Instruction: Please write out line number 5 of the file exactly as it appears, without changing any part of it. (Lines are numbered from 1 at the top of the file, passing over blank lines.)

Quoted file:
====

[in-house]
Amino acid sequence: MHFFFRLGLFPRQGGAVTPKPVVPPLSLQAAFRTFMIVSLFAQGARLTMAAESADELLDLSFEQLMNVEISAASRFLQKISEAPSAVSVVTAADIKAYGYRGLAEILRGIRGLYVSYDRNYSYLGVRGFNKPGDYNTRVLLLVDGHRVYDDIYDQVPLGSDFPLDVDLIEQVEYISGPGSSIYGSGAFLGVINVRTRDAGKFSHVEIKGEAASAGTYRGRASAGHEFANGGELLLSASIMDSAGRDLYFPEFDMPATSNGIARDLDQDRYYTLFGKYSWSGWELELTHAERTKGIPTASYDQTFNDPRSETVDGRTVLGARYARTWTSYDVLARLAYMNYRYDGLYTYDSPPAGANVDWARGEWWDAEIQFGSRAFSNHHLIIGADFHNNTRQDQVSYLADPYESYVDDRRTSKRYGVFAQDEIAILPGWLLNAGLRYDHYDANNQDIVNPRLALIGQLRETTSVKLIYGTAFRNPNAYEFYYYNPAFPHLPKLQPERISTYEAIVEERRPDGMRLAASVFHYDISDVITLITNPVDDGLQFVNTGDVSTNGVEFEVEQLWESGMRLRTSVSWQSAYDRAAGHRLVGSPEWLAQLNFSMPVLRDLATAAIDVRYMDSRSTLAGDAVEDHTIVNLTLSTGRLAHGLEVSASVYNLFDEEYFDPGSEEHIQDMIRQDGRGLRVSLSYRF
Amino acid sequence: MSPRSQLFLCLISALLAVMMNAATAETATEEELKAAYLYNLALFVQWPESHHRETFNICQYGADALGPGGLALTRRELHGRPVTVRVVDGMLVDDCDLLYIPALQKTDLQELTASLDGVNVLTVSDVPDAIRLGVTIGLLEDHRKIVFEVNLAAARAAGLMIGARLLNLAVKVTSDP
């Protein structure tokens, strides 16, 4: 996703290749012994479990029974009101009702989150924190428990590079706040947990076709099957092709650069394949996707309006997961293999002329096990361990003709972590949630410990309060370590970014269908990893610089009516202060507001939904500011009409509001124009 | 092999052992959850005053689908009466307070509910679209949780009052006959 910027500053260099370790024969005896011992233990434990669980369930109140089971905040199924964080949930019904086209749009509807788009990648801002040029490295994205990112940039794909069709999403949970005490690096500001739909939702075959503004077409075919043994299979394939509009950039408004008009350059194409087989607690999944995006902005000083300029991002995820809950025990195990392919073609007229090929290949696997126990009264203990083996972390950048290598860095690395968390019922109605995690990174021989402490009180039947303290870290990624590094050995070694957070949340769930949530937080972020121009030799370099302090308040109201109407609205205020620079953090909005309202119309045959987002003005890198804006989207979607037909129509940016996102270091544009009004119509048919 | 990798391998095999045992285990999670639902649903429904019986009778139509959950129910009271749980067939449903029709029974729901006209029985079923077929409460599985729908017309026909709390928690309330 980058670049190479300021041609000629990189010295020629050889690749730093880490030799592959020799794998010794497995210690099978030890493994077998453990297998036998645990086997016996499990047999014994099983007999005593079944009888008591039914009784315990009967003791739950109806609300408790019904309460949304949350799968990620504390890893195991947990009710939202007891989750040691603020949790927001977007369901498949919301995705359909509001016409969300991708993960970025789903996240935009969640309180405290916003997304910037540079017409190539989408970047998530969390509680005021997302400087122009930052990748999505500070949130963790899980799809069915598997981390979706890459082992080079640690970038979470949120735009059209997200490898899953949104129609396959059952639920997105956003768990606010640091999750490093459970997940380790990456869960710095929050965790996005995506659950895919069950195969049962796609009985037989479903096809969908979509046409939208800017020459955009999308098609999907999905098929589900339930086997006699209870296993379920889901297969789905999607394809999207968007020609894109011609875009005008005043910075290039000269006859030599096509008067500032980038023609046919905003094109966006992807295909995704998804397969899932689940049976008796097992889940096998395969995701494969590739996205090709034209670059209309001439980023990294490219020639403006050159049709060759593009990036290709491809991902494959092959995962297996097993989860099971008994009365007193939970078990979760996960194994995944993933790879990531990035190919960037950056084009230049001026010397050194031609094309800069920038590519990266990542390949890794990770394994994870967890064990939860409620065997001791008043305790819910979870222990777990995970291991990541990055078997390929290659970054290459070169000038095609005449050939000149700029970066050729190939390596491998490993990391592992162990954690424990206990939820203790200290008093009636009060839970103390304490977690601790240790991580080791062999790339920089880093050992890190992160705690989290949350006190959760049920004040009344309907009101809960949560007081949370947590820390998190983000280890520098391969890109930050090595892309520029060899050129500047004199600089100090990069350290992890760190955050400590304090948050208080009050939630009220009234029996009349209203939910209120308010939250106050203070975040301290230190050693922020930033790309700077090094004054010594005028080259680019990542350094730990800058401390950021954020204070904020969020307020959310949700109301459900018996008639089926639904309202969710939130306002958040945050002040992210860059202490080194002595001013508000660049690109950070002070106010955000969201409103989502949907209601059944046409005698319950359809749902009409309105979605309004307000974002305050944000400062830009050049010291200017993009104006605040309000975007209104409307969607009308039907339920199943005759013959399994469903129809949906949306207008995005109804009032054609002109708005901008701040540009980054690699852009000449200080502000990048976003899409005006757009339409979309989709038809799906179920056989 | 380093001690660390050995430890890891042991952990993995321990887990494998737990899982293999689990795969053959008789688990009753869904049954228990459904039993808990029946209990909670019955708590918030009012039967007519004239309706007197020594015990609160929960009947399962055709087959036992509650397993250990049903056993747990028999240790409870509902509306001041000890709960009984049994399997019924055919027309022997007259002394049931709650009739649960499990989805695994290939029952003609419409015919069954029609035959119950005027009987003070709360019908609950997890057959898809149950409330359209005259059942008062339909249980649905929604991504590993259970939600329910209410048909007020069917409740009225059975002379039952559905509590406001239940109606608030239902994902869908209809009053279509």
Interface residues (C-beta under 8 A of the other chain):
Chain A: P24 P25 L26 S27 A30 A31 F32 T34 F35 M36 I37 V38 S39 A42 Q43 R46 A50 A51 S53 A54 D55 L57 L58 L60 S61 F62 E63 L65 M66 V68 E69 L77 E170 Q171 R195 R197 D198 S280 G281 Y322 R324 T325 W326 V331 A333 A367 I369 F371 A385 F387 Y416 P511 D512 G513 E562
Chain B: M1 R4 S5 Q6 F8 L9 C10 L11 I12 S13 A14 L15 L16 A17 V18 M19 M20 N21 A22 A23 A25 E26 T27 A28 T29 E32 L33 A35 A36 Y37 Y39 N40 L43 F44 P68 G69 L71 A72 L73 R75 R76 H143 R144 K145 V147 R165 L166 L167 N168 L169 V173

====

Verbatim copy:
Interface residues (C-beta under 8 A of the other chain):